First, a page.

Kenneth Clarke, the Chancellor, is planning to raise more than pounds 1bn in extra taxes by announcing in his Budget speech that insurance premium tax, the levy paid on a wide variety of insurance cover, will rise by 140 per cent.
Customs and Excise officials are believed to have been instructed to prepare for the extra tax to be levied as soon after the Budget as possible.
Treasury estimates are thought to show that every household in Britain may have to pay about pounds 32 more a year if insurance premium tax is raised from 2.5 per cent to 6 per cent, as planned.
But some experts argued yesterday that the additional bill could be at least twice that amount, with young people and those living in inner cities being hit the hardest.
Among the different policies expected to be hit by the increase in IPT are warranties on electrical goods, private medical insurance, mortgage indemnity cover, all personal liability and accident cover, travel insurance and even membership of motoring organisations.
Mark Wood, managing director at AA Insurance, said: "A young driver in an inner-city area may be paying pounds 50 in IPT, whereas an older driver in a rural area may be paying as little as pounds 10."
A spokeswoman at the Automobile Association added last night: "We think it is unreasonable of the Government to levy taxes which disproportionately affect people who can least afford it.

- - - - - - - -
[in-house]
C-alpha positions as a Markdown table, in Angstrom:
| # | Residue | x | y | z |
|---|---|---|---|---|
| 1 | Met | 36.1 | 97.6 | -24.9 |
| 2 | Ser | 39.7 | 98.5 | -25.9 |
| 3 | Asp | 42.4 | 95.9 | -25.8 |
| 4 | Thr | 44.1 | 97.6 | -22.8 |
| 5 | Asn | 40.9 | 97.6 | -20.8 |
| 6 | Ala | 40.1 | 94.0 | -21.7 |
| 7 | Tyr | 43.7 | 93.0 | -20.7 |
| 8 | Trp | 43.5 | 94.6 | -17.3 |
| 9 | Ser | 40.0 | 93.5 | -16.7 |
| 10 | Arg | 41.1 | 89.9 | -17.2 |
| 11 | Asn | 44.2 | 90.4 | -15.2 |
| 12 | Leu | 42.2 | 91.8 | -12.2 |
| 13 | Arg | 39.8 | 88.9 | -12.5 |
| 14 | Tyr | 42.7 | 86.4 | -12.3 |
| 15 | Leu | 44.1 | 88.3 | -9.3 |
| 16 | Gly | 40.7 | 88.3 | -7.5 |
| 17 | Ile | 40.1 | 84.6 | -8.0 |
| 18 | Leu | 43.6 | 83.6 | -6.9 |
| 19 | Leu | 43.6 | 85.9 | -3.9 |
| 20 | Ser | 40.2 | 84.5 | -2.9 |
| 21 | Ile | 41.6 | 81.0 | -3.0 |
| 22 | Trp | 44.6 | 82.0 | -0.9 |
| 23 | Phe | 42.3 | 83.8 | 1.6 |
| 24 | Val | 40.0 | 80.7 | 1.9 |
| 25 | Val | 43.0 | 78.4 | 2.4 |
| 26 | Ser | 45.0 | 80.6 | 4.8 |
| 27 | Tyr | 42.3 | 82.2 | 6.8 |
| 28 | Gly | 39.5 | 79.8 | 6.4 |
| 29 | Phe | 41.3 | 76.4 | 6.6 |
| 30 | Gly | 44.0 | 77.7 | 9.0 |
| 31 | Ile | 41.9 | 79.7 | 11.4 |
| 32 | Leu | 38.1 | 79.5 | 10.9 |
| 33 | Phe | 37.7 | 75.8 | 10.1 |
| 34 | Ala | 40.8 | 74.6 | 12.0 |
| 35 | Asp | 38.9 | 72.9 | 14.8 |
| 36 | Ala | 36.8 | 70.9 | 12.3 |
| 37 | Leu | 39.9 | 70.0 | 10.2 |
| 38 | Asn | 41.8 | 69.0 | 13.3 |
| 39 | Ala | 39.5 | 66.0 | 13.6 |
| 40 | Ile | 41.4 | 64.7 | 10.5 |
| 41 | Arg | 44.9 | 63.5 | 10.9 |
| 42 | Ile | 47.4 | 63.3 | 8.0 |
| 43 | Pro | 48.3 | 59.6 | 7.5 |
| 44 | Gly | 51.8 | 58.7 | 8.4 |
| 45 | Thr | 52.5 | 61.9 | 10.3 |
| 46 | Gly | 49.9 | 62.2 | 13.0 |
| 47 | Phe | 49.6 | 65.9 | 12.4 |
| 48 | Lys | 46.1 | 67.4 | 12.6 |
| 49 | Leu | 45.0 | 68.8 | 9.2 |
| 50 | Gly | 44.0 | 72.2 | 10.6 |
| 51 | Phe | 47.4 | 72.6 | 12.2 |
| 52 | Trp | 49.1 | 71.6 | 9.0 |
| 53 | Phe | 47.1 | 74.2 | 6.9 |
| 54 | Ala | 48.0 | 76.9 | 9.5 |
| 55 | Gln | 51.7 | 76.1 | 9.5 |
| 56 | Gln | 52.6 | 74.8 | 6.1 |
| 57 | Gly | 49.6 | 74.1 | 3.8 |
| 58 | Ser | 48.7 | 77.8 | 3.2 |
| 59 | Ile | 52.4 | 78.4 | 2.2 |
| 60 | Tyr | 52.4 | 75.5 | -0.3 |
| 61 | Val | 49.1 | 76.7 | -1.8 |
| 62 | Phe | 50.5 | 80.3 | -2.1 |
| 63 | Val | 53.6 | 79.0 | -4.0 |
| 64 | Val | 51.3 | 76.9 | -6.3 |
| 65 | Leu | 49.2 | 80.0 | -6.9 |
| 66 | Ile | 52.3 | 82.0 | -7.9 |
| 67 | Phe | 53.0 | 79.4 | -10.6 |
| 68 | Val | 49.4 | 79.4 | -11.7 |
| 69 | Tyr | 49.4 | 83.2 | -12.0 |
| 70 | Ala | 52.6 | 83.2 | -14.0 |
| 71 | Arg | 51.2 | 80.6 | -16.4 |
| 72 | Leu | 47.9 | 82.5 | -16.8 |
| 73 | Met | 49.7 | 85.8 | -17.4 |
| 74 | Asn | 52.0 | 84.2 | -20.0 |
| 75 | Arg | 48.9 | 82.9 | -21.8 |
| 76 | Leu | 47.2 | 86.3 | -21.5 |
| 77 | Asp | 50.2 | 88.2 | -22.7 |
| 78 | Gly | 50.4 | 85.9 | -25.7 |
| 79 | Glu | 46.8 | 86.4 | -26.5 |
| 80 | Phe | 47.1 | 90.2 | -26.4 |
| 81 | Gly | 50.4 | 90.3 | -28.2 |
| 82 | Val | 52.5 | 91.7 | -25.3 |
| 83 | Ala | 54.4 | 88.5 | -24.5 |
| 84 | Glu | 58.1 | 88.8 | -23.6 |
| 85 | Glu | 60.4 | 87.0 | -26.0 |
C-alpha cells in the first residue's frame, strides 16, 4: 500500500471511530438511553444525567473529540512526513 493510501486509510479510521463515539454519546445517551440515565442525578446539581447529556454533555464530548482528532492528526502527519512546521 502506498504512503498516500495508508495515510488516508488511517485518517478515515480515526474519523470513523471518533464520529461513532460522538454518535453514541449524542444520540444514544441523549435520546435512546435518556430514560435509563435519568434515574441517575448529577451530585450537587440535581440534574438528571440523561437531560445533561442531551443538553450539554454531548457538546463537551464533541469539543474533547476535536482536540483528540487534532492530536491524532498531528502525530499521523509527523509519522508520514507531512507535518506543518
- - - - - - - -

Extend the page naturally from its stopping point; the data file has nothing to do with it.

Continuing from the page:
"Car insurance, for example, is required by law. How can it be right for drivers to pay more in taxes simply by virtue of the area they live in?"
The AA's home insurance service said yesterday that a postman living in a two-bedroom flat in Truro, Cornwall, would be paying pounds 13 in tax towards the cost of insuring his home.
Insurance premium tax was first announced by Mr Clarke in his 1993 Budget. When it was introduced in October last year, the tax was expected to raise pounds 760m a year. However, the fall in motor and household insurance has meant a shortfall to the Treasury of about pounds 20m.
Mr Clarke claimed that the amount of cover paid by an average family on all its usual household insurance bills would be about pounds 18 a year. A family of four taking a two-week holiday in Europe could expect to pay pounds 8 extra between them towards the cost of travel insurance.
Bupa, the private medical insurer, said raising the IPT levy from 2.5 to 6 per cent would add pounds 17.50 a year to the cost of its medical cover.
David Bryant, head of communications at Bupa, said: "This tax is going to make cover more expensive at a time when the general thinking is to move the pressure away from the state and encouraging people to take out private provision instead."Reuse content